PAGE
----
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Joe Walsh likes what he's seen at Orchard Elementary. 

Walsh, the principal at Newman Elementary, has watched the South Side neighbor's kindergarten jumpstart program. The six-week, half-day summer program aims to help kids get a leg up on adapting socially and behaviorally to school, with some ABCs and 123s. 

Newman and Orchard, plus Ponderosa Elementary, cater to a high proportion of kids from low-income families on Billings' South Side. Billings schools are zoned by neighborhood, and South Side neighborhoods are relatively poor. 

Poor kids are less likely to begin school prepared socially or behaviorally. They're less likely to read or perform math at grade level, and gaps that begin in kindergarten are likely to stretch into high school. Ultimately, they're less likely to graduate high school or attend college. 

They're also less likely to attend preschool. Walsh and other South Side principals believe, backed up by research, that addressing the front-end issue can lead to improvements on the back end. 

“The more prepared they are to learn and to be students, the quicker we can begin to make progress with them and help them with all of the other things we are working on, from social-emotional growth to the academic stuff,” Walsh said.

The three-school group has proposed expanding the jumpstart program. Newman, Orchard, and Ponderosa would each have a classroom of about 20 students with two teachers for a six-week program. 

“If I can have, here at Newman, my incoming kindergartners participate in a jumpstart start program here at Newman, they’ll get the opportunity to get used to the building, the routines… that would be ideal for them to be here in there own school.”

Orchard's jumpstart program started as a volunteer operation two years ago; last year, grant funding paid for teacher salaries. But an expansion requires a larger financial commitment. 

“The challenge will be to find the funding,” said Billings Public Schools superintendent Greg Upham. 

Montana schools have long received no summer-school specific funding, and the non-renewal of a state preschool program squashed hopes for expanded preschool funding from the state.

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Some districts operate summer school programs, and some operate public preschool programs, but most are small scale and depend on budget creativity or dipping into money usually spent during the regular school year on K-12 students. Districts like Billings, with elementary and high school funding split, can't mix money from the two different levels.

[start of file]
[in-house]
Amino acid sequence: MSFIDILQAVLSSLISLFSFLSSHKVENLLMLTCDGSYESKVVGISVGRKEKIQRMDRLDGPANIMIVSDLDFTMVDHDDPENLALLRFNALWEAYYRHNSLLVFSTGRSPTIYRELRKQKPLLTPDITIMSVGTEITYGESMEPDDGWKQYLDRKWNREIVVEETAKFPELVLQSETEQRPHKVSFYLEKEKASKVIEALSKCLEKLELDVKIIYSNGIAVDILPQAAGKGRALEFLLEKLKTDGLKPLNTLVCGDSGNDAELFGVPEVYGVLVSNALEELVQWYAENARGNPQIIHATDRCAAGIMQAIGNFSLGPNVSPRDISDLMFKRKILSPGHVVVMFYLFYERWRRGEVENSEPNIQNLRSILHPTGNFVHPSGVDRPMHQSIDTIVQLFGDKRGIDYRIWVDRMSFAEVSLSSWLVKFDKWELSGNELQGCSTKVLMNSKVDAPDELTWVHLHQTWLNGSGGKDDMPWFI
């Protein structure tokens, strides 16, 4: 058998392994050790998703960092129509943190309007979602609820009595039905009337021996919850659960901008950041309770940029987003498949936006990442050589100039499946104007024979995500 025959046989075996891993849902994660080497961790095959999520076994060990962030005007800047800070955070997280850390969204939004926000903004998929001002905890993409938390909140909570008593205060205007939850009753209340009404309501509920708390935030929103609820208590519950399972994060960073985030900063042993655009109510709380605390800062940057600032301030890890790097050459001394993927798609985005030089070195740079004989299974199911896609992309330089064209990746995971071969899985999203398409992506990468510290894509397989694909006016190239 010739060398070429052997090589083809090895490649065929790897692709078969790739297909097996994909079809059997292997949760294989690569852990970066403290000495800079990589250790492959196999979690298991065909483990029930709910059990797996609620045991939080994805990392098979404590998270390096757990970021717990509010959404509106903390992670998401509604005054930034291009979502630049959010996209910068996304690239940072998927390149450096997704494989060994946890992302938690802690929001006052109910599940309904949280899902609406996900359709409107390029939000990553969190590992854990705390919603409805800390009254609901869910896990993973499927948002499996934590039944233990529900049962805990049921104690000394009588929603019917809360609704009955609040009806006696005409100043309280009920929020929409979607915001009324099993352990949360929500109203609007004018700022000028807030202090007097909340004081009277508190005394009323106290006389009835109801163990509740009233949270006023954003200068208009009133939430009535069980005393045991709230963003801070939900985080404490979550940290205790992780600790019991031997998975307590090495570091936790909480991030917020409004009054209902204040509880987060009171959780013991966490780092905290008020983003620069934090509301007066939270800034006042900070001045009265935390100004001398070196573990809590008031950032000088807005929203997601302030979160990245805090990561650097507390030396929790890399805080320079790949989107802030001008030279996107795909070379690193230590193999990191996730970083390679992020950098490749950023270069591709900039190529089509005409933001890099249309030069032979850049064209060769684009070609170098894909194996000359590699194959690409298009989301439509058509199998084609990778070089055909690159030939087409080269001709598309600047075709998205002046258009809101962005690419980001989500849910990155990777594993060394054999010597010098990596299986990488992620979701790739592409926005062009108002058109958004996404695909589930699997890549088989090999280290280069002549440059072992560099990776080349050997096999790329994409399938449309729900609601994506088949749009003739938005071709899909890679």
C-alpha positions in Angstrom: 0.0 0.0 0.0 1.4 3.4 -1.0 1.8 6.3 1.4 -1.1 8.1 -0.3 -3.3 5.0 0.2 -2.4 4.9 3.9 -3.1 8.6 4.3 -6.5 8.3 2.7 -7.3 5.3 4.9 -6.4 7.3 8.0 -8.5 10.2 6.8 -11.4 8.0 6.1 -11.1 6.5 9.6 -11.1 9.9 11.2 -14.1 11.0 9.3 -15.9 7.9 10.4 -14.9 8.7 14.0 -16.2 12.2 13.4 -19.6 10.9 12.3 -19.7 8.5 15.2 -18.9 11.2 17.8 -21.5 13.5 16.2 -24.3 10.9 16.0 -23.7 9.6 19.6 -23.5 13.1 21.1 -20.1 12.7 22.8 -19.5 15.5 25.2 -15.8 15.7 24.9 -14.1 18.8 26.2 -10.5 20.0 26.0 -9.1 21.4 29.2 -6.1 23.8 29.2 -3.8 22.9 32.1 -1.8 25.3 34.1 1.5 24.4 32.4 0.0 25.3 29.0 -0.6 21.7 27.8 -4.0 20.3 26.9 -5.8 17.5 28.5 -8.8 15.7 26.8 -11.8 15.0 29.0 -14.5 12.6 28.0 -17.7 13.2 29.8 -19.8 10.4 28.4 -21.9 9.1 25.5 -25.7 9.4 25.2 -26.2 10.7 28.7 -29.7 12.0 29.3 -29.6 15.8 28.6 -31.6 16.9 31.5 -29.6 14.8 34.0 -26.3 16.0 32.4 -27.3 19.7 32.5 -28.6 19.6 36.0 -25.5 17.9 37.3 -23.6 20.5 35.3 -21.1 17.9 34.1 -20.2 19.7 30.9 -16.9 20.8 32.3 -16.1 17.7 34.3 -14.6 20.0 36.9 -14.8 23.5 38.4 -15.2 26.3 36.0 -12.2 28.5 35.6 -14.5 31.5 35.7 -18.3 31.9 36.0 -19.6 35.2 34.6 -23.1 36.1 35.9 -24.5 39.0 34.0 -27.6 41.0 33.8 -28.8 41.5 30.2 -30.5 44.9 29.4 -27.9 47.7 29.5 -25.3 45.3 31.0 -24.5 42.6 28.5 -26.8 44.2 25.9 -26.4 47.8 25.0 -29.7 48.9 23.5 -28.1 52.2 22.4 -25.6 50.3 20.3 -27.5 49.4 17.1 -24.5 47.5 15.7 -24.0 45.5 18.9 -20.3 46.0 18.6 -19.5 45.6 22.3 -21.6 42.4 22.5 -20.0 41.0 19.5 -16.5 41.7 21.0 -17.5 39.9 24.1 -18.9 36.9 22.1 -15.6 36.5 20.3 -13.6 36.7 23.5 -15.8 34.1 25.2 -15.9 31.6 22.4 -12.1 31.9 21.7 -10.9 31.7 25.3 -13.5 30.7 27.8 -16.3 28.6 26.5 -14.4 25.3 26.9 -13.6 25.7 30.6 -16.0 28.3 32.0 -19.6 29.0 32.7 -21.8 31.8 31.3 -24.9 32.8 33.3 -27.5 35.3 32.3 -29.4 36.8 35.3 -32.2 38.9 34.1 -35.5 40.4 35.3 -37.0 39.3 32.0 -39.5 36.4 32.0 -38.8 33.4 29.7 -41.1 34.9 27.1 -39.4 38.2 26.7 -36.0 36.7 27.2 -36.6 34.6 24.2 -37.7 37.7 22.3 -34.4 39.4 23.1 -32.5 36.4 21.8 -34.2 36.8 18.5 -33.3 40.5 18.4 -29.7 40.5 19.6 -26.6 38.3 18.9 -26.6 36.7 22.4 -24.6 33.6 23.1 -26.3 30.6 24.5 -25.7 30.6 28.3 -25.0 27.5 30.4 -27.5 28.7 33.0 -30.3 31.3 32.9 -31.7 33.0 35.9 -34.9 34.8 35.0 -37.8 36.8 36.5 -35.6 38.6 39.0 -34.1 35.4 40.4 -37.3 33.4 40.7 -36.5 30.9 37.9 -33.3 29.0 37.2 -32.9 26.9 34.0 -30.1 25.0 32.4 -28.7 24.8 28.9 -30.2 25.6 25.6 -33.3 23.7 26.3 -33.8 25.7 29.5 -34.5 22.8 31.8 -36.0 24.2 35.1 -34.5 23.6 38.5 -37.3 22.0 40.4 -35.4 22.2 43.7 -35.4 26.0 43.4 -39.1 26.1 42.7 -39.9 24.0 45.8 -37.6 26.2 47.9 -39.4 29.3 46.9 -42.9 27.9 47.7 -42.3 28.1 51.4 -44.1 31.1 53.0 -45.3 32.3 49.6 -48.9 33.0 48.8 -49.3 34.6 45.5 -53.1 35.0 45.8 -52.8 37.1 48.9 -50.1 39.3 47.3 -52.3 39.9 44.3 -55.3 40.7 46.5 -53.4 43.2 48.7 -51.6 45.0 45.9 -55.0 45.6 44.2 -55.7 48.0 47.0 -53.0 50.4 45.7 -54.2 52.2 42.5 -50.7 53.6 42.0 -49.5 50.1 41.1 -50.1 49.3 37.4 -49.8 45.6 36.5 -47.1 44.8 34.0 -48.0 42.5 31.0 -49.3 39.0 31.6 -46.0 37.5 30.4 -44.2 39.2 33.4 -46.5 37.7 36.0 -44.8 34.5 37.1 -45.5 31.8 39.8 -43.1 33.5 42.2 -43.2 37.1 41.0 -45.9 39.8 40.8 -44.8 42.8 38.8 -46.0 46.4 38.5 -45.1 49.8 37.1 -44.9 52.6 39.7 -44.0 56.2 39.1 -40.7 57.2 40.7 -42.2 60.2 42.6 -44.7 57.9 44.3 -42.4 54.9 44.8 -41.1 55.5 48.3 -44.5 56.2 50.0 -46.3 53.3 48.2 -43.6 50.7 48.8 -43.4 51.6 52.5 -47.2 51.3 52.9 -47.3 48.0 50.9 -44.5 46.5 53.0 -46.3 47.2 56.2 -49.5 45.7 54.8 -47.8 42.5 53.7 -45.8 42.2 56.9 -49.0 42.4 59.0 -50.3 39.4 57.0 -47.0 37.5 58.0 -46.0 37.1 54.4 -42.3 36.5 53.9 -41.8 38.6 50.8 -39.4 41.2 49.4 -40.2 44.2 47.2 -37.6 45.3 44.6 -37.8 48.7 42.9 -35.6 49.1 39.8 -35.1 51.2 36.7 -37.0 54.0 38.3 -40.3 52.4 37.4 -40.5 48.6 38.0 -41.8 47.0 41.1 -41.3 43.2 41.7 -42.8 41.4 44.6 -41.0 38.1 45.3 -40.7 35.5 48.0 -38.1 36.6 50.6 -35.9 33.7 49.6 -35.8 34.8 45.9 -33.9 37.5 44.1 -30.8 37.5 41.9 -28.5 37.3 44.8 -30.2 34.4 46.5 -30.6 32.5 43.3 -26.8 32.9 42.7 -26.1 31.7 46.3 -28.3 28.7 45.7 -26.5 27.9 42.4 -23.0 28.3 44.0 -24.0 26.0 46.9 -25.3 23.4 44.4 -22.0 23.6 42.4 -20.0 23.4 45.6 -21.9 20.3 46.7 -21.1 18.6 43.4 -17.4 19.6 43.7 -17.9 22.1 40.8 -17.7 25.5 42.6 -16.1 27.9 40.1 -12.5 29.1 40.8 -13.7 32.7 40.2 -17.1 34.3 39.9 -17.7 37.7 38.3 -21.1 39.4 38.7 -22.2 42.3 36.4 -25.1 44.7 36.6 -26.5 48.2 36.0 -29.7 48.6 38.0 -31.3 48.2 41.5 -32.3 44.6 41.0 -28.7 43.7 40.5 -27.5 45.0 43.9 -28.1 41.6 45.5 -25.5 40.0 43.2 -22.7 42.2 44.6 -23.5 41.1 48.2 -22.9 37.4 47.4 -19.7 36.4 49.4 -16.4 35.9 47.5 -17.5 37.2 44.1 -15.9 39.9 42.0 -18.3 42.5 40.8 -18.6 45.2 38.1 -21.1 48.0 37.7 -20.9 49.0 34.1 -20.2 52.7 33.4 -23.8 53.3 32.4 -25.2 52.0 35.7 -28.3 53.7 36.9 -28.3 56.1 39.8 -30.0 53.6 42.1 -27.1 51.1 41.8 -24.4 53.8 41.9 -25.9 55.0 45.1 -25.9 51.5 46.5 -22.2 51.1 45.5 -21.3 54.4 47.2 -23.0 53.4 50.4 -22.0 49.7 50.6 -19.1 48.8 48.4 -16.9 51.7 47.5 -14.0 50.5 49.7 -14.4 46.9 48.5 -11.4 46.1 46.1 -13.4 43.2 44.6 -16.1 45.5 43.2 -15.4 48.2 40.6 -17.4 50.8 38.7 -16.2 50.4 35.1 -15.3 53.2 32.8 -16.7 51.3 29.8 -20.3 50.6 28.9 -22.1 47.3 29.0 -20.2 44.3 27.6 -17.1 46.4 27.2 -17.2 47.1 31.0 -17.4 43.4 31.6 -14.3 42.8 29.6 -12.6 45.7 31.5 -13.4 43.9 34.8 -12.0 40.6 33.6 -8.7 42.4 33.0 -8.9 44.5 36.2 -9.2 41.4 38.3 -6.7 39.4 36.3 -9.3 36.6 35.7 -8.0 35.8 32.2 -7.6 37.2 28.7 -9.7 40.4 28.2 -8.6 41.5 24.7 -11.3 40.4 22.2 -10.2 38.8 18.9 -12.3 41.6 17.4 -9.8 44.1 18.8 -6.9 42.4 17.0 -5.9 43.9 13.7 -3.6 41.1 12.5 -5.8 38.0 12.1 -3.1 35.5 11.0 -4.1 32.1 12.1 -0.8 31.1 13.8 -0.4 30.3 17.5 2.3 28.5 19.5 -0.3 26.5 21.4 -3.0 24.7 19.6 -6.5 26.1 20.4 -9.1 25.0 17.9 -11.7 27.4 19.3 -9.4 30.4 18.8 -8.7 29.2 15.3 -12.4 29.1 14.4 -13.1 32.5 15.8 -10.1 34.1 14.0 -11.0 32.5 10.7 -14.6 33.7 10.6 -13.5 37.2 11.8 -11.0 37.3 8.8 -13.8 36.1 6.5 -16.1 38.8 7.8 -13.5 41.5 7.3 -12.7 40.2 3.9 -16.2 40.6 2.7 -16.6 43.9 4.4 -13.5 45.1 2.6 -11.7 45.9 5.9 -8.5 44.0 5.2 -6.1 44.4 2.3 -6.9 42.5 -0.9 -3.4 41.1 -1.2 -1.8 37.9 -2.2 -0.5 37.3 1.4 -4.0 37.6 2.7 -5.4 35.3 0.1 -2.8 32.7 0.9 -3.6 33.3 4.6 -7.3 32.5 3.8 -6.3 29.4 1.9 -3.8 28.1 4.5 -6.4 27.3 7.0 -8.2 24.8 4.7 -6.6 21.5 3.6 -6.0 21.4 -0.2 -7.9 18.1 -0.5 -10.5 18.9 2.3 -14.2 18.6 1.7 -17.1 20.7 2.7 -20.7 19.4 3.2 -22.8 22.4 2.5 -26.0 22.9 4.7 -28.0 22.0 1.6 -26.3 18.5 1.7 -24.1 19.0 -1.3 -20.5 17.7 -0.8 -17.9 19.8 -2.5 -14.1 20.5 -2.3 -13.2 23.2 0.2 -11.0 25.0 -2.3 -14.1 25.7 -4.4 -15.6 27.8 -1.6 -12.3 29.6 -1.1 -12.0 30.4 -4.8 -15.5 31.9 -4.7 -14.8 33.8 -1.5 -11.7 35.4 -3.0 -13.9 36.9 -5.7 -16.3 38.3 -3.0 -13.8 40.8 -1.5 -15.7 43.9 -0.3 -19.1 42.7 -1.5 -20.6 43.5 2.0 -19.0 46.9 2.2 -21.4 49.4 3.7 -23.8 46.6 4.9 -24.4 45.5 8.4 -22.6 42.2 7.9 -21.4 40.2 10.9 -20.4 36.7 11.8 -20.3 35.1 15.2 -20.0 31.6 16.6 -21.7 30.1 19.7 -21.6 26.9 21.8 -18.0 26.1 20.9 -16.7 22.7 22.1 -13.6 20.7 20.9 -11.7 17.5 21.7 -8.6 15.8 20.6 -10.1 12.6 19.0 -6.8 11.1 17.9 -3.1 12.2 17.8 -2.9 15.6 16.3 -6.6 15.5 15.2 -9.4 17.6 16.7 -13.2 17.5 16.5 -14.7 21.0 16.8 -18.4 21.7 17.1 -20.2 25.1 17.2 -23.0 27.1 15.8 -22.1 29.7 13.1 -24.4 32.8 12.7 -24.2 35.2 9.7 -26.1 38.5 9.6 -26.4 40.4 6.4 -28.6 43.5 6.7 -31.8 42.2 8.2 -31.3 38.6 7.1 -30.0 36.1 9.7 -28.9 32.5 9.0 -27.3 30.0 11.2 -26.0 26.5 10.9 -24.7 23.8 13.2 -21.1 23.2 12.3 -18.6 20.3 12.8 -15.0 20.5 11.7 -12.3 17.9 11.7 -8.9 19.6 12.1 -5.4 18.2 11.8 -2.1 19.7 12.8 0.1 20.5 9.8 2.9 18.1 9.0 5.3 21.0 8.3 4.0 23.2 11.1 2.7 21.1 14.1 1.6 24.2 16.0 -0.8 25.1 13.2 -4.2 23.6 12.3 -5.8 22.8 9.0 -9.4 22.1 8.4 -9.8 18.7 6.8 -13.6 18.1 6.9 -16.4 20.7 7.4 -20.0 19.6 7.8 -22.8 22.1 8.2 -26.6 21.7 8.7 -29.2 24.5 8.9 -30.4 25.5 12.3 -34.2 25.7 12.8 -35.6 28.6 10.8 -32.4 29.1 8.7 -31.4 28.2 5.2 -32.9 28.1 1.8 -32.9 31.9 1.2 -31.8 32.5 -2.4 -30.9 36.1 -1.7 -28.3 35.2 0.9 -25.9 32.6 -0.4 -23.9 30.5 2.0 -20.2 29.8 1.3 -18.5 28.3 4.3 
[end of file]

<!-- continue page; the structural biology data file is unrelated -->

The jumpstart program would need money to pay teachers, mostly. Food would likely be provided through existing programs, as would school supplies. Transportation isn't provided for the current jumpstart program; if busing were included, that would be an additional cost. 

If the district is going to shift existing money, it's a good bet administrators want bang for their buck. 

“The data that we’ve collected over the last couple years really supports the need for the program,” said Orchard principal Dustin Gaugler. “I’ve noticed a significant increase in the readiness of the level of the kindergarten students they’ve had coming in the last couple years.”

Teachers running the original jumpstart program designed assessments similar to ones that Billings use to evaluate reading and math for young students, and they provided anecdotal behavioral reports. 

If students begin school behind their peers, it's difficult to catch up. 

“In some cases you’re being asked to make up a year-and-a-half or two-year deficit in a year,” Gaugler said. “We might close a little bit on the gap each year, but it’s extremely difficult to address that gap.”

Upham has repeatedly spoken about finding ways to extend school-time for students who need to close gaps. He agrees that the jumpstart program fills that time-extension prescription. 

Principals also don't expect a six-week, 20 kid program to be a cure all. 

“In no way is this a silver bullet that’s going to fix everything," Walsh said. 

But they agree it's a step in the right direction. They hope that an expanded South Side program could be a model for the rest of the district's elementary schools in the way that Orchard has been a model for the past two years. 

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